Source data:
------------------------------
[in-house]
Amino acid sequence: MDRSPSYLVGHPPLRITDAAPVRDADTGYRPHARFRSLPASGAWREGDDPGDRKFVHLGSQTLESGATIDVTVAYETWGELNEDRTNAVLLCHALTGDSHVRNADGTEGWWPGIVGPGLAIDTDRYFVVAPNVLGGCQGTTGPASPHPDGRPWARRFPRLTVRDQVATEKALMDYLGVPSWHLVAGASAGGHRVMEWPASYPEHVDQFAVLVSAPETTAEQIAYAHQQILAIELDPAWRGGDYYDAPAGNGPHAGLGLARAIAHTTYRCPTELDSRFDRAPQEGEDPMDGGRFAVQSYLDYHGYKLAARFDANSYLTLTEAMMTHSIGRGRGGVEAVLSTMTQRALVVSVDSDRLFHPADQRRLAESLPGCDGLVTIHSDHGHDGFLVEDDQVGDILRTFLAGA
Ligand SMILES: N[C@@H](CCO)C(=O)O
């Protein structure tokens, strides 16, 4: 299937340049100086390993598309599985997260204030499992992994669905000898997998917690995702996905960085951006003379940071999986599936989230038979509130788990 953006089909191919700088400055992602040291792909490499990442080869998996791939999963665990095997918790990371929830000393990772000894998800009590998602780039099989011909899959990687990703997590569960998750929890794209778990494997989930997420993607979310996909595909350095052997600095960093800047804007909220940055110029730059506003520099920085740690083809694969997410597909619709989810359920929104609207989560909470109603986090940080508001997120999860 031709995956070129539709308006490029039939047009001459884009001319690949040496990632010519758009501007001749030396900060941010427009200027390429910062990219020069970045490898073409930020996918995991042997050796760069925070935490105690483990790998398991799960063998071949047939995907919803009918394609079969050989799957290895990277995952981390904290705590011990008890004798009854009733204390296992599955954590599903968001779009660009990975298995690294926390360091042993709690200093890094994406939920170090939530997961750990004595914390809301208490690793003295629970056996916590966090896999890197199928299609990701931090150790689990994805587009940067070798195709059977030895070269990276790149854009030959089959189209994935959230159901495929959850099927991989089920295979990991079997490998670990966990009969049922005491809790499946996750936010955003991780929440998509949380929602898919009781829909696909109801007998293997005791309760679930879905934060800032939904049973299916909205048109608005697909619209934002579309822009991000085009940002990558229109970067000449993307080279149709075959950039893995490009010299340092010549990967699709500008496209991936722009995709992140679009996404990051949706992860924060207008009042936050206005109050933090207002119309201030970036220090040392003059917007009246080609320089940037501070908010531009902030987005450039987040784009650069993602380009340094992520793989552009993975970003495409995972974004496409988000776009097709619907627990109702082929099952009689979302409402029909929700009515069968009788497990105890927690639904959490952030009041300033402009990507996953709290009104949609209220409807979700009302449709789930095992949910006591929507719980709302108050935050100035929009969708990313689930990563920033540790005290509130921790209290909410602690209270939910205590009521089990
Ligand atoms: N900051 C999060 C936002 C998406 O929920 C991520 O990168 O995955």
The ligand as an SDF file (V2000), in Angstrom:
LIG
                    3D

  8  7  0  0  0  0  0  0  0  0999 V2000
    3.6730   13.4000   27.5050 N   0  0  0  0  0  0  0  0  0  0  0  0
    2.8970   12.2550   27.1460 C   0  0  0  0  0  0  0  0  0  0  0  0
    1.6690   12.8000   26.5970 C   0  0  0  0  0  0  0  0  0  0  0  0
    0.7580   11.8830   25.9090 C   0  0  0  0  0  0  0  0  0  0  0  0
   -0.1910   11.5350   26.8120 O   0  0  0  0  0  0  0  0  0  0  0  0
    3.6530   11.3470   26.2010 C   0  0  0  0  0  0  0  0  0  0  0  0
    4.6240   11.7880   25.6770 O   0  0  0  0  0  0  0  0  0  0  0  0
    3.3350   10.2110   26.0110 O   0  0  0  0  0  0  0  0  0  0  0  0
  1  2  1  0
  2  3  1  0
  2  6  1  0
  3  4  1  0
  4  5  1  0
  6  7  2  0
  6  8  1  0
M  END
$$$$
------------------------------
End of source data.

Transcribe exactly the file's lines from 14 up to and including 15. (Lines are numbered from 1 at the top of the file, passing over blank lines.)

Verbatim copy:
   -0.1910   11.5350   26.8120 O   0  0  0  0  0  0  0  0  0  0  0  0
    3.6530   11.3470   26.2010 C   0  0  0  0  0  0  0  0  0  0  0  0